The book ranges from early days to present, East Coast, West Coast, and local scenes. The chapters are short, akin to aphorisms, each taking up a theme, a question, a connection or a lyric. Becker’s skill is dazzling, drawing out histories and relationships, outlining meaning and meanings. He’s an obsessed expert and he wants to share, to give us the same sense of wonder and admiration. The wordplay, the interplay, the stories and the ways that artists reference each other, admire each other and dis each other is extremely interesting. You have to know to know, though.

It worked for me. I revisited tracks and listened to many new ones. Reading What’s Good is best with a Spotify account, a good pair of headphones, and rap curiosity. My default is to pay closer attention to the beat, but now I’m going to spend more time on Genius (formerly Rap Genius) exploring the wordplay.

And the title for this post? It turns out that many white fans of rap (count Becker and me among them) find an accessible entry point in the works of Jurassic 5. One of their tracks that always makes me smile is Quality Control. Check out the lyrics – it may be old but its message resonates, particularly when it comes to figuring out what is good. Ayo!

David Potash

The Tale of a Fabulist

A short and unusual book, appropriately befitting its short, elusive and inscrutable subject, The Professor and the Parson is Adam Sisman’s biography of a man who never was what he pretended to be. Subtitled “A Story of Desire, Deceit and a Defrocking,” it is the history of an inveterate liar and the famous Oxbridge historian who tracked him. Rigorously researched and woven throughout with questions of “Why?” the book paints a picture of a man whose core essence eludes.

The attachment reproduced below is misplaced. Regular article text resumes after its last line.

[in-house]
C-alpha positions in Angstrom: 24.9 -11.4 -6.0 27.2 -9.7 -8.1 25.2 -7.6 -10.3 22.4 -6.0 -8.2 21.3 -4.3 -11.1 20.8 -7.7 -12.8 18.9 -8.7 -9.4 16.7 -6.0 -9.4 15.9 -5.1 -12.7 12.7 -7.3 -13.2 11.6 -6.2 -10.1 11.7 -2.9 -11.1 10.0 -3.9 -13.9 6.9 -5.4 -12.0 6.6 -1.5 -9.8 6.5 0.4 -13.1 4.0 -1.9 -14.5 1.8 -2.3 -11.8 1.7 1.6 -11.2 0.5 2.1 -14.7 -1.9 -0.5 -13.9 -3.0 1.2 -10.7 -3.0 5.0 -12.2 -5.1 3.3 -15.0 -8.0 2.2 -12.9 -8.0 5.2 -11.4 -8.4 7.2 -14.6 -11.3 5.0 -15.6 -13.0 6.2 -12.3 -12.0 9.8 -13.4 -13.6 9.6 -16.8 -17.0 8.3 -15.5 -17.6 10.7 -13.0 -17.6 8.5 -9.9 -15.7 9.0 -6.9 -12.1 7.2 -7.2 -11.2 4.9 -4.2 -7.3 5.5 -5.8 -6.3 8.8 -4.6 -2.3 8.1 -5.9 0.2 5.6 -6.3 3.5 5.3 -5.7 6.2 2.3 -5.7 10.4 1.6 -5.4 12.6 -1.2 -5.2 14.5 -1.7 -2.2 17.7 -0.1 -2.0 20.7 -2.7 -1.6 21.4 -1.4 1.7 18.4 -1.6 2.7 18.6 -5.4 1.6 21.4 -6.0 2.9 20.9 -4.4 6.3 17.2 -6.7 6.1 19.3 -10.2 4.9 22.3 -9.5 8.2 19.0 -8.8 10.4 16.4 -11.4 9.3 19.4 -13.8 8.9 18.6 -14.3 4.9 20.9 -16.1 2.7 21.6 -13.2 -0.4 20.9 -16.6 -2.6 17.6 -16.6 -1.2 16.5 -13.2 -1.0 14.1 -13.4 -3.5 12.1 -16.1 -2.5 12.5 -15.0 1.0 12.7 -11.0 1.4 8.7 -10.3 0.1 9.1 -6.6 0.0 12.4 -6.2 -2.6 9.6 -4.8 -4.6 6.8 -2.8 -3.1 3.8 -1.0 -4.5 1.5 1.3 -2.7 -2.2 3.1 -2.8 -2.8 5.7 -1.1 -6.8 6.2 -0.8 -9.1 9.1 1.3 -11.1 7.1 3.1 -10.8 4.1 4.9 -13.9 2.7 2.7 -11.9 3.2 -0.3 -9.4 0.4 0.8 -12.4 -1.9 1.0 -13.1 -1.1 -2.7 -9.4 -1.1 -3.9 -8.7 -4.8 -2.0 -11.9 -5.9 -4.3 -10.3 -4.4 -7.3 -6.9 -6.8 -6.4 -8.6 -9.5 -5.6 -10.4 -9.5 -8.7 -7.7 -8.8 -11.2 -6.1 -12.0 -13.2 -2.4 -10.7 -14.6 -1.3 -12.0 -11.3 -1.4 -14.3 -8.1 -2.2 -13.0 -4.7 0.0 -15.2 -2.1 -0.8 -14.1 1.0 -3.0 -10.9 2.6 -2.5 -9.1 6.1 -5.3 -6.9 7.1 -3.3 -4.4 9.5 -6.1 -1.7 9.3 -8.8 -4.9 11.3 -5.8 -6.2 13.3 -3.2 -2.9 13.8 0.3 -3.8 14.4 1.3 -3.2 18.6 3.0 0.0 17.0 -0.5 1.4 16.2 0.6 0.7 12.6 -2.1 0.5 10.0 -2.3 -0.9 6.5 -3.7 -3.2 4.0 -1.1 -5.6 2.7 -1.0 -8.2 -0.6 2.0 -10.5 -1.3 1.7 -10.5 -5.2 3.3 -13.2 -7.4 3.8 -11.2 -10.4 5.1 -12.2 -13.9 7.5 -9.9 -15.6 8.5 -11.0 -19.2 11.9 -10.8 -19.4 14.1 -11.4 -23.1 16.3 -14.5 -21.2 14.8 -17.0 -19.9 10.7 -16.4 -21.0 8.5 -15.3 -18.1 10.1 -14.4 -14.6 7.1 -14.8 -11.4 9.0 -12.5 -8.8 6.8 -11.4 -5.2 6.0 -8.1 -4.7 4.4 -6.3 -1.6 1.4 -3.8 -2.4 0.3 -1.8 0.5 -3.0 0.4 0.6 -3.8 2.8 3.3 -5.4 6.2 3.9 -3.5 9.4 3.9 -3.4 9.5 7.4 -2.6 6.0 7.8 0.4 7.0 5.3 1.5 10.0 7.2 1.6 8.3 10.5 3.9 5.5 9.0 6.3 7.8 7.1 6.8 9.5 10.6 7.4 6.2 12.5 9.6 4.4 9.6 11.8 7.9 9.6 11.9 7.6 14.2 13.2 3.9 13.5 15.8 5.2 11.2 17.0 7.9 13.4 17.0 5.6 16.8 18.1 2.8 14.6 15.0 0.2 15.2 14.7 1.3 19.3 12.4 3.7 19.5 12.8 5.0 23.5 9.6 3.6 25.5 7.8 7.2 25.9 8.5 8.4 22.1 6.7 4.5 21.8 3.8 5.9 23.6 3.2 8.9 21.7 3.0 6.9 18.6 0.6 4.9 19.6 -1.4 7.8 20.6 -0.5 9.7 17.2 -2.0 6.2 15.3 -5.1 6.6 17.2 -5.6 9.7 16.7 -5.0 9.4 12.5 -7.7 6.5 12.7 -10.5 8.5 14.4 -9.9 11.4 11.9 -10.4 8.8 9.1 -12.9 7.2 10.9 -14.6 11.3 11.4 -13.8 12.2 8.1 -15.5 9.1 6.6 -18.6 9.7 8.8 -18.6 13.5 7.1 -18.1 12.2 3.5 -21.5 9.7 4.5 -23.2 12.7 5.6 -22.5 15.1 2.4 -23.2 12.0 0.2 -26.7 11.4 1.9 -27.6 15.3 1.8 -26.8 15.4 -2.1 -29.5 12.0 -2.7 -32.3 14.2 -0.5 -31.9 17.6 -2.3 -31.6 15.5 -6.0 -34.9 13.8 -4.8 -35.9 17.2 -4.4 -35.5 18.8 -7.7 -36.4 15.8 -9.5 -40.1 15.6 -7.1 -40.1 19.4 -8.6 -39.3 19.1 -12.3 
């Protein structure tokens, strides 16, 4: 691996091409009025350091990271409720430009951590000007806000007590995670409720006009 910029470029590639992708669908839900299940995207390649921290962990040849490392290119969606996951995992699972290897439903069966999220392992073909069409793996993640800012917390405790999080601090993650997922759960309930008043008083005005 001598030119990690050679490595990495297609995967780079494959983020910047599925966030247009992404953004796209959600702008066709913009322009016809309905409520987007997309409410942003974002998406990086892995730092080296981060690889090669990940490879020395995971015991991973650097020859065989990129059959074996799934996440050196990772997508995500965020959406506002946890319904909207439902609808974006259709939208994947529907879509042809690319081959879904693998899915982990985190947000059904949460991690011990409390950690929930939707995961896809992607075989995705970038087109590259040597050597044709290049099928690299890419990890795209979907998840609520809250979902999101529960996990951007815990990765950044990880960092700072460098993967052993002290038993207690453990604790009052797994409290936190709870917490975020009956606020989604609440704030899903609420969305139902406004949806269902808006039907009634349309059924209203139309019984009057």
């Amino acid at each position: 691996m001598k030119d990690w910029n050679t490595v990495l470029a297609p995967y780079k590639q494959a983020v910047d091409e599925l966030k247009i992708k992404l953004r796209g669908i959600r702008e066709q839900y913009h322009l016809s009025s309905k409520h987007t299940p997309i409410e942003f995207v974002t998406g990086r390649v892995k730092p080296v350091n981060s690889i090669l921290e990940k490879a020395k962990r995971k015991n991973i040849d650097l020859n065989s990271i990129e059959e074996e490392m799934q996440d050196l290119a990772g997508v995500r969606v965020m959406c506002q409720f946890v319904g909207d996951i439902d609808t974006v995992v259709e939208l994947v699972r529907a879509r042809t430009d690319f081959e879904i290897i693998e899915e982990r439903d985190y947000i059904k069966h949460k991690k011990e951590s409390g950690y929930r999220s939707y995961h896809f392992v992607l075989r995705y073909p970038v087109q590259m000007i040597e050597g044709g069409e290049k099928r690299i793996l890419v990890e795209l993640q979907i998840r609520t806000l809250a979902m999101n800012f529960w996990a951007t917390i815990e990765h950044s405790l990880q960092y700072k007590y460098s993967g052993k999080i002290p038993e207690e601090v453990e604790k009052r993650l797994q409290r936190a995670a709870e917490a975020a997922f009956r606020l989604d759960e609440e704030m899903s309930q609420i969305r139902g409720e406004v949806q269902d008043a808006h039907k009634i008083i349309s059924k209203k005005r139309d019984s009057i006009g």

Robert Parkins Peters – though he had more than a few names over the decades – was a confidence man who inveigled his way into academia, schools and churches in the UK, Canada, America and South Africa for decades. In fact, Peter’s entire life, his curriculum vitae if you will, was deception, outrage and flight. He would make up credentials, forge letters of reference, and talk his way into a wide range of posts. None of these positions carried with them much money. They were all spots with intellectual, moral or cultural capital. He’d lead a church, support a program, and pretend to research.

Among the many questions haunting this biography, one is puzzled about why Peters chose this route. Was it some pathological need? For a man who had nothing real to his name, Peters was all about status. Peters used the same tactics and responses again again. He would move to a new place, find a position through forgery and deception, and then do a rotten job in the role. One of the great ironies of the story was the Peters was consistently ineffective in these positions. He was loud-spoken, given to bluster and rigidity, and more often than not, disliked the longer he stayed in one place. Did he ever believe that he’d find a real professional home?